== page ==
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The Trials of Rebecca Nurse

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Esther Lee

on 6 November 2013

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Transcript of The Trials of Rebecca Nurse

The Trial of Rebecca Nurse
During the real witch trials...
All of Rebecca Nurses’ accusers, including Abigail Williams, Ann Putnam, Jr., Ann Putnam, Sr., Edward Putnam, Thomas Putnam, Henry Kenney, Mary Walcott, and Elizabeth Hubbard were either Putnam family members or friends of the family. In addition, Rebecca Nurse often criticized the afflicted girls for dabbling in fortune-telling prior to the witch trials, according to the book “An Account of the Life, Character, & c. of Reverend Samuel Parris”:
During the real witch trials...
On July 3, this pious, God fearing woman was excommunicated from her church in Salem Town, without a single dissenting vote, because of her conviction of witchcraft. Nurse was sentenced to death on June 30. She was executed on July 19. Public outrage at her conviction and execution have been credited with generating the first vocal opposition to the trials. On the gallows Nurse was "a model of Christian behavior," which must have been a sharp contrast to Sarah Good, another convicted witch with whom Nurse was executed, who used the gallows as a platform from which to call down curses on those who would heckle her in her final hour.
During the real witch trials...
That her reputation was virtually unblemished was evidenced by the fact that several of the most active accusers were more hesitant in their accusations of Nurse, and many who had kept silent during the proceedings against others, came forward and spoke out on behalf of Nurse, despite the dangers of doing so. Thirty-nine of the most prominent members of the community signed a petition on Nurse's behalf, and several others wrote individual petitions vouching for her innocence. One of the signers of the petition, Jonathan Putnam, had originally sworn out the complaint against Nurse, but apparently had later changed his mind on the matter of her guilt.
During the real witch trials...
Many historians believe that the Putnam family was behind the accusations against Nurse. Nurse and her husband, Francis, had a long-standing dispute with their neighbors, the Putnam family, in Salem village about the boundary of their adjoining land, and it is believed that the Putnams spurred accusations against Rebecca Nurse as retaliation.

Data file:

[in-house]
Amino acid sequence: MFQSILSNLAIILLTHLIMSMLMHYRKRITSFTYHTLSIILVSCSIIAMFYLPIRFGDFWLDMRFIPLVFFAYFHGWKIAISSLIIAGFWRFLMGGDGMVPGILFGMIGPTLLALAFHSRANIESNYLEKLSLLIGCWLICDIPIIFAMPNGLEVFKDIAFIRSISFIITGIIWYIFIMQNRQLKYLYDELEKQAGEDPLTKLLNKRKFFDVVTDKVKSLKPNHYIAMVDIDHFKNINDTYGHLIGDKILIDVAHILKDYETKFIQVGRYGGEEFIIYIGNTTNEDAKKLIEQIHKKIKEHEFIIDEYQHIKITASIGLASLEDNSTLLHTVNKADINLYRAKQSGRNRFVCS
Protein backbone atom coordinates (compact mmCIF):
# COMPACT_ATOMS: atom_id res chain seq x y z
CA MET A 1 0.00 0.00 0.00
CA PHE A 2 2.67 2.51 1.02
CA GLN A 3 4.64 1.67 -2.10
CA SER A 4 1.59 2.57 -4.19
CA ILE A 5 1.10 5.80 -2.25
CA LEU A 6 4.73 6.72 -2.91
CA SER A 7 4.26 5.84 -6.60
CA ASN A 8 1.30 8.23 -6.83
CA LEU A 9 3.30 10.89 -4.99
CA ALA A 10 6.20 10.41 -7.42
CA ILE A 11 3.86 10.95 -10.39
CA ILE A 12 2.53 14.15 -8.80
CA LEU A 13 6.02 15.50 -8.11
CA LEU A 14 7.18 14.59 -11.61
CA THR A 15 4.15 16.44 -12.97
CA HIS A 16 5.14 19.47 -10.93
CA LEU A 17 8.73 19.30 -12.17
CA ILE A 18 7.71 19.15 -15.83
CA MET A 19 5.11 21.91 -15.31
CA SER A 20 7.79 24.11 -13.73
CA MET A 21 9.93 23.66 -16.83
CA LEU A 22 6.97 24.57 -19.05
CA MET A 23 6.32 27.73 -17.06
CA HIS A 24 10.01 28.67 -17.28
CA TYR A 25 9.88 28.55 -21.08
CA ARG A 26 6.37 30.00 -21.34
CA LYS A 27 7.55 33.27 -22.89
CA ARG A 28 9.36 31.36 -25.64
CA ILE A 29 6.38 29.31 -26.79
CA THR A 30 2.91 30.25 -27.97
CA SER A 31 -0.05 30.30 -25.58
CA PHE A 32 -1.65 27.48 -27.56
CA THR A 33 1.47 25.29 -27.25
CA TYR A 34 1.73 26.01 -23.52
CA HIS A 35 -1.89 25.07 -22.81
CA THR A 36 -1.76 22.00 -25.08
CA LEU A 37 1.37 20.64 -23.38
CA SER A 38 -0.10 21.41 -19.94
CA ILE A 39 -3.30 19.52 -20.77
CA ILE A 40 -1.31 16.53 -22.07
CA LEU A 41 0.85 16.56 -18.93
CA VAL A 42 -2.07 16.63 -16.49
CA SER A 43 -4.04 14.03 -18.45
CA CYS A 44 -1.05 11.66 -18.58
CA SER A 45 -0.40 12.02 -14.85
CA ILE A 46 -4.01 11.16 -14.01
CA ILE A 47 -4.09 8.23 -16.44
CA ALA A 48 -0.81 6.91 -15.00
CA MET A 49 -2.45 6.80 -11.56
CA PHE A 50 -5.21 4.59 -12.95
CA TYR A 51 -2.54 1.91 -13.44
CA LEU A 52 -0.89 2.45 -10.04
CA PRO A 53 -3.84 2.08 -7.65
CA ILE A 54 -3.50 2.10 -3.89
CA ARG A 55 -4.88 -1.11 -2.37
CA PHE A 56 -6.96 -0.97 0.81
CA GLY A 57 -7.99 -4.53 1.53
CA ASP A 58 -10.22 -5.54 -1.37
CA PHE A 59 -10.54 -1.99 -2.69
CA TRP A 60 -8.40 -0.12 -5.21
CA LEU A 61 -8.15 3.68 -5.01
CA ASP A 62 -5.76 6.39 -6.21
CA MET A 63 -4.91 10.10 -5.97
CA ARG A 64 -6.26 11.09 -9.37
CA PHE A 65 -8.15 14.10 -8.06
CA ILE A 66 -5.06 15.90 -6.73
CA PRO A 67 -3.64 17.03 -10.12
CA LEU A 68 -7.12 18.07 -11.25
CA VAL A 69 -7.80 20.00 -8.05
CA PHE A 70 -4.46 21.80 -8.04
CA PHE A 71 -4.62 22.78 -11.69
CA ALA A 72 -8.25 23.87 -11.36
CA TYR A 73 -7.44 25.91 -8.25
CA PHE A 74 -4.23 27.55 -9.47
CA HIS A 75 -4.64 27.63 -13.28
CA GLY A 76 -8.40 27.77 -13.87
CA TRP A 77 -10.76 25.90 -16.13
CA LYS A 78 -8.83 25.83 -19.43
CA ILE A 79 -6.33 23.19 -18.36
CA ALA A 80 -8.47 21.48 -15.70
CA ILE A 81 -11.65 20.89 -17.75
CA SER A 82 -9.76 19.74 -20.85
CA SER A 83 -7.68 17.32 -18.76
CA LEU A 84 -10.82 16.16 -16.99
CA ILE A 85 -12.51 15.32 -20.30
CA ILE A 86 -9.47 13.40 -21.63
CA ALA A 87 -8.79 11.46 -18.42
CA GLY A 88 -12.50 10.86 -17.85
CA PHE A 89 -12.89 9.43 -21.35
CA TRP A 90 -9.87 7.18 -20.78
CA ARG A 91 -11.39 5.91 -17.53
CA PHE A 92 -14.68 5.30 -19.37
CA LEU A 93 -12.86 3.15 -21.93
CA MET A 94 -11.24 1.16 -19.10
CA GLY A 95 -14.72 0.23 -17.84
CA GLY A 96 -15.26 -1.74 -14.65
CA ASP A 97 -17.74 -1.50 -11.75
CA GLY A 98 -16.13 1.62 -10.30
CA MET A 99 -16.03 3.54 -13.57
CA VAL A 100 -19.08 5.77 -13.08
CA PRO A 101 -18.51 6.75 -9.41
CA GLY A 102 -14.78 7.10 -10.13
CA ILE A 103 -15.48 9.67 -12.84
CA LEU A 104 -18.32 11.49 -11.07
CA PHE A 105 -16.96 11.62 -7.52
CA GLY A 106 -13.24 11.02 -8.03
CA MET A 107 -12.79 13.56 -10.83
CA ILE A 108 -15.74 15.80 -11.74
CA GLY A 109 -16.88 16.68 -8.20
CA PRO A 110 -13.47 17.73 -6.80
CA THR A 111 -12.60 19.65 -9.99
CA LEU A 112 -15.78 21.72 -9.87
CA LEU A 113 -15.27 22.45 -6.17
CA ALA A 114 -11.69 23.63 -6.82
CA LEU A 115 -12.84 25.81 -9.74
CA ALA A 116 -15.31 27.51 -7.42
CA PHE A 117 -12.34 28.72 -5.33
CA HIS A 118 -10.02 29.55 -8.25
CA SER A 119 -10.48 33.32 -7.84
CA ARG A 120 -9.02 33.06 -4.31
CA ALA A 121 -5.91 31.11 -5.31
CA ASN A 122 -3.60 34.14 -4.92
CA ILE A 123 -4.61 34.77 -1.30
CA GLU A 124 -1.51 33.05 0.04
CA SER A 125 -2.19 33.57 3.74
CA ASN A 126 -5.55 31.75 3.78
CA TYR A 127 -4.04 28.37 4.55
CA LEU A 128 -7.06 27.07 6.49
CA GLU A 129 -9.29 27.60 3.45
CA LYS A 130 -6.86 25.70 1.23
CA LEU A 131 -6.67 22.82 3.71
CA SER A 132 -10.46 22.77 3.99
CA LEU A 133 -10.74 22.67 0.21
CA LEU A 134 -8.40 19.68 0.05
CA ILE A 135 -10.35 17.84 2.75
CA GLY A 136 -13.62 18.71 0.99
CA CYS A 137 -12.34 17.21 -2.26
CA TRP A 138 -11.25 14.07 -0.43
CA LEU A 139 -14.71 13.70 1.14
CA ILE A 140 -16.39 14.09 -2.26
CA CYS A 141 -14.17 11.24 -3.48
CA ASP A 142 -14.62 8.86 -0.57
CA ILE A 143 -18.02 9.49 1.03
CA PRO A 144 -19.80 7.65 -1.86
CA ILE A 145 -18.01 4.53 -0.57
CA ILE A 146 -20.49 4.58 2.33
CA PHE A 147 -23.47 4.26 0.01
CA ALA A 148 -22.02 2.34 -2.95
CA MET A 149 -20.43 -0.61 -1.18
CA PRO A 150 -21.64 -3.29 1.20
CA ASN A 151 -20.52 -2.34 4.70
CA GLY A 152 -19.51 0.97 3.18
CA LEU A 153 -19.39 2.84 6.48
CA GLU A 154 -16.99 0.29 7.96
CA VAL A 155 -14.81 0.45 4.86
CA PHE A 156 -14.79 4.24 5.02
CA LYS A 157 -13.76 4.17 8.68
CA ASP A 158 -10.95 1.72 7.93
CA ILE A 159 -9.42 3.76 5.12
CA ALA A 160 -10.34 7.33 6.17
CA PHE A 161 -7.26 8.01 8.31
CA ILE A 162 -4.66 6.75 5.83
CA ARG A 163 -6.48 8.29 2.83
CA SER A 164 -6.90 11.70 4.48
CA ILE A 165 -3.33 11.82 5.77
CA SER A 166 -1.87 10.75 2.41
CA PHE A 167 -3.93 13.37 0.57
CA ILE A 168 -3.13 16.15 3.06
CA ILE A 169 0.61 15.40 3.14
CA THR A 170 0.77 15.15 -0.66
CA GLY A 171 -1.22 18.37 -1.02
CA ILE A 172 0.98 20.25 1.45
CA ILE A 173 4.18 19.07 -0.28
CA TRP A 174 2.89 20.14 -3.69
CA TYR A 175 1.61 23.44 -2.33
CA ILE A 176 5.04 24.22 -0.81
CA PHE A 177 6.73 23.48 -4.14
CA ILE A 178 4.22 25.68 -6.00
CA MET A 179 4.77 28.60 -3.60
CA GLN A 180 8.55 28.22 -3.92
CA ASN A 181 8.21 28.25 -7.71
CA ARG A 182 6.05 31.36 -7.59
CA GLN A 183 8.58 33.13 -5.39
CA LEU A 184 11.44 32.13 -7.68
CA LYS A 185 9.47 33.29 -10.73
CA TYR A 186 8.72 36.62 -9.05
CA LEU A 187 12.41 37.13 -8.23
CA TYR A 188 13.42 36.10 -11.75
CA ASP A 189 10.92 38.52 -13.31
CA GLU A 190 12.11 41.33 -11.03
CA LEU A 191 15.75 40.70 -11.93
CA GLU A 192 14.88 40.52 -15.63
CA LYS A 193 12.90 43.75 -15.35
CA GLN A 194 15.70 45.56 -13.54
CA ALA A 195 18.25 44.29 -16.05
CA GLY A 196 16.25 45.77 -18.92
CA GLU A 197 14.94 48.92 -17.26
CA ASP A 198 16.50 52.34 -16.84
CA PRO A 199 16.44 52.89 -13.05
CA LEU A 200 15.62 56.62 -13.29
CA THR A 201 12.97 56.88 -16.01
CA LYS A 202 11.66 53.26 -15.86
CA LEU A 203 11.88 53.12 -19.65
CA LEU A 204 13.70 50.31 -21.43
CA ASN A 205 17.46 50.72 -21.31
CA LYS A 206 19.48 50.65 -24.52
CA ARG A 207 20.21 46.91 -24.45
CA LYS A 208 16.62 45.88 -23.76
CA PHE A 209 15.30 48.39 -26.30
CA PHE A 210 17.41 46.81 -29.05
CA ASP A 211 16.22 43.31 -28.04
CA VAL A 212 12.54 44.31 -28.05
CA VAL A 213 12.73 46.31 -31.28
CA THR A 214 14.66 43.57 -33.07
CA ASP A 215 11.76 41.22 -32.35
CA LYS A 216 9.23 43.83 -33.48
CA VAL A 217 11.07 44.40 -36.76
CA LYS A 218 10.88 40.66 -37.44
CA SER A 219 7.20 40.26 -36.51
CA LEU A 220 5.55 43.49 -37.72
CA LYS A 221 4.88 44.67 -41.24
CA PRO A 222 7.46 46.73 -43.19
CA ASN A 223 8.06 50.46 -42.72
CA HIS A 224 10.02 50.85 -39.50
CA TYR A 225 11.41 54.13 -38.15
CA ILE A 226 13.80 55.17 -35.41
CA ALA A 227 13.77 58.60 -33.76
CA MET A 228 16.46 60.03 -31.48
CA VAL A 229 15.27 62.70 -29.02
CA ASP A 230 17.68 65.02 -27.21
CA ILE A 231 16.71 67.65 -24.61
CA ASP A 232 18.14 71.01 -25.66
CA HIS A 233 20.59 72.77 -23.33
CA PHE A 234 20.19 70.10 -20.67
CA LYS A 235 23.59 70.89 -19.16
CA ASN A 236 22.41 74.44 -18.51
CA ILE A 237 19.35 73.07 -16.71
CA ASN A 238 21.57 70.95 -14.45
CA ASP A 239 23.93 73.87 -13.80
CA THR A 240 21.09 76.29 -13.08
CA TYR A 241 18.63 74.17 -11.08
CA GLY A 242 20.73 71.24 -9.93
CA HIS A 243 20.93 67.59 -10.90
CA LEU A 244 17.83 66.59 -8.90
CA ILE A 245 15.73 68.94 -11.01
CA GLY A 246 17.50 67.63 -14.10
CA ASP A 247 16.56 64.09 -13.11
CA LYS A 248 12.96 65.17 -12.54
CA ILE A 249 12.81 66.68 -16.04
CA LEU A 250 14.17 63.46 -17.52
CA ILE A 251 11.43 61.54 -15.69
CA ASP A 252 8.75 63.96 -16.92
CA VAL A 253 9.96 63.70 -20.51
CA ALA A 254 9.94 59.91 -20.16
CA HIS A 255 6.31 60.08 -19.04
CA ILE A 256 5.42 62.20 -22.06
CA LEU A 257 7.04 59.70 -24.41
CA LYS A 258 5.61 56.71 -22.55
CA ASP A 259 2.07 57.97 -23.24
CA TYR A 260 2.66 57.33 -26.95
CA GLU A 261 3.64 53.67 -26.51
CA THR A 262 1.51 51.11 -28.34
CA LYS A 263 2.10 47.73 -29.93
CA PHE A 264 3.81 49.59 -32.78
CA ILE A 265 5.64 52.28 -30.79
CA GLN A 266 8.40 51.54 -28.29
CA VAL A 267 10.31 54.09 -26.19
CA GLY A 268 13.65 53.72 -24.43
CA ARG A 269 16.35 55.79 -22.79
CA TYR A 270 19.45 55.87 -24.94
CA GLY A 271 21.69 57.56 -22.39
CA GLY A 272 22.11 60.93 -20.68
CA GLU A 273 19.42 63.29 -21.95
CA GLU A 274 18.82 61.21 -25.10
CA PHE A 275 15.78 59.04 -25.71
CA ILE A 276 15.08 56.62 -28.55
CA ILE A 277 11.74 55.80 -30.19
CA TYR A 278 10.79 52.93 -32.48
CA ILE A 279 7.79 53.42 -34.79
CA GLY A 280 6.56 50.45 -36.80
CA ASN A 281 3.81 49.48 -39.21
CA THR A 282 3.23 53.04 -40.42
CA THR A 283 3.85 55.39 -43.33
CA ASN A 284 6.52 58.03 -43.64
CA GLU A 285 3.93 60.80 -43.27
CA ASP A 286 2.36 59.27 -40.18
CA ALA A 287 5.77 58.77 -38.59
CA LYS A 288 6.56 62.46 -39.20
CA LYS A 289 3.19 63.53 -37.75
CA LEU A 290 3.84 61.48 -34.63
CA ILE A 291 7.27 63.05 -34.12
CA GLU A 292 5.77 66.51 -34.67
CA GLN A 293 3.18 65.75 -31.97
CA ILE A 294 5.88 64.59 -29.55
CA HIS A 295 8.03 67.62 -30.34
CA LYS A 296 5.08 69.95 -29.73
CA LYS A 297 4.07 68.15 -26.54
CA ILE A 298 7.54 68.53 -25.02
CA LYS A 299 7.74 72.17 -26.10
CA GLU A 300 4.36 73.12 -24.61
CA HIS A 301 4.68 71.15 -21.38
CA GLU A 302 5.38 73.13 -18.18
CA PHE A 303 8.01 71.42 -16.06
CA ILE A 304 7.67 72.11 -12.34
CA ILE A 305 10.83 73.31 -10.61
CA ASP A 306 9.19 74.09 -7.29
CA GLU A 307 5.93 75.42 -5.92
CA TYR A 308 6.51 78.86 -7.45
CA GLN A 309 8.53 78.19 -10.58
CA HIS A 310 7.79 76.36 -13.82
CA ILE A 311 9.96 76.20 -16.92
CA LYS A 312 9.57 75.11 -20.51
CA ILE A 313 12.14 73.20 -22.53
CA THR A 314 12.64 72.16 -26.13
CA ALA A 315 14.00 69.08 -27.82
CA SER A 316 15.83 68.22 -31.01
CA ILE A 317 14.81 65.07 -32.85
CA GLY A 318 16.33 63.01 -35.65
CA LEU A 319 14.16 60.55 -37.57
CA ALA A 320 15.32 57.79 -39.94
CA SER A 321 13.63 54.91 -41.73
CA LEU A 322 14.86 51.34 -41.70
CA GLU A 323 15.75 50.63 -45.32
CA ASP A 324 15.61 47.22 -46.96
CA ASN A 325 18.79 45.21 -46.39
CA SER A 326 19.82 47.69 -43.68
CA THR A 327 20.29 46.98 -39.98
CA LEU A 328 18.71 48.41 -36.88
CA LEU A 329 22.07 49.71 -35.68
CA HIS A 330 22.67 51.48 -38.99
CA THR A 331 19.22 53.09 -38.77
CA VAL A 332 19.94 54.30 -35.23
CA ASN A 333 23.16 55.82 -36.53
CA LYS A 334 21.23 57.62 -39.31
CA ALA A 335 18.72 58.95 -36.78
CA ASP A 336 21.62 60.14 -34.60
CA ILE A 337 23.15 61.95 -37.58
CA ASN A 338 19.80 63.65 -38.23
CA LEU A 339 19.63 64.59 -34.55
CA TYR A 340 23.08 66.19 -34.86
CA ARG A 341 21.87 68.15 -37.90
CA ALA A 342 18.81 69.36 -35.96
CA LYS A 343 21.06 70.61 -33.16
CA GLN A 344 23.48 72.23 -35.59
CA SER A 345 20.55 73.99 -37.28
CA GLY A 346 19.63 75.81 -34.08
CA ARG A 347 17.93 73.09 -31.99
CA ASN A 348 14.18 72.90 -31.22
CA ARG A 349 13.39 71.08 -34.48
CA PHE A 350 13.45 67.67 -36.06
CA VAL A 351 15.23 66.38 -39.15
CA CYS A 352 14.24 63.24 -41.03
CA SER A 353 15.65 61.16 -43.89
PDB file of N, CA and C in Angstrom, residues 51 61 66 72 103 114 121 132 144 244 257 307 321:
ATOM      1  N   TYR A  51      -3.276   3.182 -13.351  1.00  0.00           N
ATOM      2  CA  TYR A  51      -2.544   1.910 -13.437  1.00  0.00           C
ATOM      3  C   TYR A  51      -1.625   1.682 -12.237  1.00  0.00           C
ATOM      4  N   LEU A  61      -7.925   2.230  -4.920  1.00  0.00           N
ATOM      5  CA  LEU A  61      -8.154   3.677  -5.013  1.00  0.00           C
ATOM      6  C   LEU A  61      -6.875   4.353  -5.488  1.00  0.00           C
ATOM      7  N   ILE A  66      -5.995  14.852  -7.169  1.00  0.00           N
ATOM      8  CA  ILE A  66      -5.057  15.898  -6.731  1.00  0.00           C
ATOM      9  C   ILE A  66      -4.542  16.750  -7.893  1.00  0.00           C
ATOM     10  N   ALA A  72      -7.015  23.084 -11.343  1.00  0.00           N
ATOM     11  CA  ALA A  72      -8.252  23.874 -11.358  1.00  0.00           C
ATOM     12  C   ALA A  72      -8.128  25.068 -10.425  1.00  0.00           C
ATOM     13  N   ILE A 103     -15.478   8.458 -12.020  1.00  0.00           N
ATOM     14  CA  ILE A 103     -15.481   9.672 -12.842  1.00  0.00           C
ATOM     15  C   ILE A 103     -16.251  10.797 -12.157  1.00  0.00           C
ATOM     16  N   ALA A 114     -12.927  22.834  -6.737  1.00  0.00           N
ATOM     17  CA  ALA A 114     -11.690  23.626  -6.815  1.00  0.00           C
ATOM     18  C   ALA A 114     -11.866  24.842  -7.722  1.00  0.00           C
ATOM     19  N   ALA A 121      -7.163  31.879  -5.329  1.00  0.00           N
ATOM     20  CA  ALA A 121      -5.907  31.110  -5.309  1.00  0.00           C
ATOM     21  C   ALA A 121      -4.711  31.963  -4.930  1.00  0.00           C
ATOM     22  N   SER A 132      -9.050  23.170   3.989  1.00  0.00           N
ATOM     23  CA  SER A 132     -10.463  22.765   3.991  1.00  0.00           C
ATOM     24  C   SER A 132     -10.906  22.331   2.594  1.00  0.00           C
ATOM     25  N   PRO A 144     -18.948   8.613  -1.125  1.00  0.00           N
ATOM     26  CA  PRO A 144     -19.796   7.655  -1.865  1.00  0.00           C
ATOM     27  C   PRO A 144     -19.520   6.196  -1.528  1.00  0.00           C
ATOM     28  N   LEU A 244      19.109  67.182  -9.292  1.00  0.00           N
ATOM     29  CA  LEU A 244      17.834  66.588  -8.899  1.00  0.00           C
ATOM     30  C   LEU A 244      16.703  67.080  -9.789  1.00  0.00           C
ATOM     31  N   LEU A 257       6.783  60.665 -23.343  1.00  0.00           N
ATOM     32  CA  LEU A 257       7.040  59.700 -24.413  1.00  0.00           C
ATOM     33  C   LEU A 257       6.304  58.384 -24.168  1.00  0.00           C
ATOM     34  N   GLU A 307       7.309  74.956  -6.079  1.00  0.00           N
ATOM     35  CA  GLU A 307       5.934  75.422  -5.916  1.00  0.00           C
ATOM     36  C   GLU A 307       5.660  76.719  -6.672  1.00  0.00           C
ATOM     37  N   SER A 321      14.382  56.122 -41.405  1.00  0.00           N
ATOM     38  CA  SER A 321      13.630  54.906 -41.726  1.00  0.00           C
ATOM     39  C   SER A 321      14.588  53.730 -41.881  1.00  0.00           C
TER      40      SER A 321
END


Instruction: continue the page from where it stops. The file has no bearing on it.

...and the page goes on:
In The Crucible...
"Francis, with a mocking, half-hearted laugh: For muder, she's charged! Mockingly quoting the warrant: 'For the marvelous and supernatural murder of Goody Putnam's babies.' What am I to do, Mr. Hale?"
Explaining the quote...
p. 71, Act II
Francis is speaking to Proctor and Hale while Giles is by his side.
As said in the document, Rebecca was accused by those who were related to the Putnams or friends of them. In Miller's play, Rebecca is charged by Ann Putnam directly.
In The Crucible...
"Another suggestion to explain the systematic campaign against Rebecca, and inferentially against Francis, is the land war he fought with his neighbors, one of whom was a Putnam. This squabble grew to the proportions of a battle in the woods between artisans of both sides, and it is said to have lasted for two days."
In The Crucible...
“Proctor, handing Danforth a paper: Will you read this first, sir? It’s a sort of testament. The people signing it declare their good opinion of Rebecca, and my wife, and Martha Corey… If you notice, sir –they’ve known the women many years and never saw no sign they had dealings with the Devil.”
Explaining the quote...
• (p.93, Act III). [Proctor is speaking to Danforth].
• Proctor along with Giles Cory and Francis Nurse are in the courthouse trying to prove their wives’ innocence.
• As said above, the townspeople really did write out a petition vouching for the innocence of Rebecca Nurse.

In The Crucible...
"Parris: 'Judge Hawthorne- it were another sort that hanged till now. Rebecca Nurse is no Bridget that lived three year with Bishop before she married him. John Proctor is not Isaac Ward that drank his family to ruin.' To Danforth: 'I would to Got it were not so, Excellency, but these people have great weight yet in the town. Let Rebecca stand upon the gibbet and send up some righteous prayer, and I fear she'll wake a vengeance on you.'"
Explaining the quote...
p. 127, Act IV
Parris is speaking out to Hawthorne and Danforth of how hanging Proctor, Nurse and Corey can lead to some dissatisfaction in Salem.
In the document, it is said that after Rebecca's hanging, a rebellion broke out. In Miller's play, Parris foreshadows a rebellion against the court.
Explaining the quote...
p. 26, Act I
It is a narration told to inform the readers of where Rebecca and her family stands
Both the play and documents tell of a dispute over land, which eventually leads to the accusation of Rebecca.
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